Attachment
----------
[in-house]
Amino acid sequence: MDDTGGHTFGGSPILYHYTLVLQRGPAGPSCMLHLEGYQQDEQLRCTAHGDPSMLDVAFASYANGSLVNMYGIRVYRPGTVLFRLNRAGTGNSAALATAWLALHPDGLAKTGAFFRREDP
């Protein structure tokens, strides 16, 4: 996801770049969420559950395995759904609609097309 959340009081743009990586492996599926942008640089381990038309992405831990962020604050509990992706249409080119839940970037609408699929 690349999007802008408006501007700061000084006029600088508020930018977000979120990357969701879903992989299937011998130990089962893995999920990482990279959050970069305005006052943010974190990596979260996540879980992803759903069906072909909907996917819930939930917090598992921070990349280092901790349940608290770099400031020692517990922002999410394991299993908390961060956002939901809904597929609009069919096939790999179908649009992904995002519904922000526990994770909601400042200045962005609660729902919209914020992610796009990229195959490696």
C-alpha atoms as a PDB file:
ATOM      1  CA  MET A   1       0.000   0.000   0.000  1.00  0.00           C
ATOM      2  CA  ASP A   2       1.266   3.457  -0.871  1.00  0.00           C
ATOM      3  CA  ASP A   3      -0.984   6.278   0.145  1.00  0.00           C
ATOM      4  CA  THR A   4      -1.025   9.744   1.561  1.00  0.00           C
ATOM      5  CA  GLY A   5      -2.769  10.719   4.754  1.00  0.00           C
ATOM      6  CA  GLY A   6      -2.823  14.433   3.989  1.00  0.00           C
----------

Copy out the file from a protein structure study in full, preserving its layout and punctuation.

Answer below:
[in-house]
Amino acid sequence: MDDTGGHTFGGSPILYHYTLVLQRGPAGPSCMLHLEGYQQDEQLRCTAHGDPSMLDVAFASYANGSLVNMYGIRVYRPGTVLFRLNRAGTGNSAALATAWLALHPDGLAKTGAFFRREDP
């Protein structure tokens, strides 16, 4: 996801770049969420559950395995759904609609097309 959340009081743009990586492996599926942008640089381990038309992405831990962020604050509990992706249409080119839940970037609408699929 690349999007802008408006501007700061000084006029600088508020930018977000979120990357969701879903992989299937011998130990089962893995999920990482990279959050970069305005006052943010974190990596979260996540879980992803759903069906072909909907996917819930939930917090598992921070990349280092901790349940608290770099400031020692517990922002999410394991299993908390961060956002939901809904597929609009069919096939790999179908649009992904995002519904922000526990994770909601400042200045962005609660729902919209914020992610796009990229195959490696």
C-alpha atoms as a PDB file:
ATOM      1  CA  MET A   1       0.000   0.000   0.000  1.00  0.00           C
ATOM      2  CA  ASP A   2       1.266   3.457  -0.871  1.00  0.00           C
ATOM      3  CA  ASP A   3      -0.984   6.278   0.145  1.00  0.00           C
ATOM      4  CA  THR A   4      -1.025   9.744   1.561  1.00  0.00           C
ATOM      5  CA  GLY A   5      -2.769  10.719   4.754  1.00  0.00           C
ATOM      6  CA  GLY A   6      -2.823  14.433   3.989  1.00  0.00           C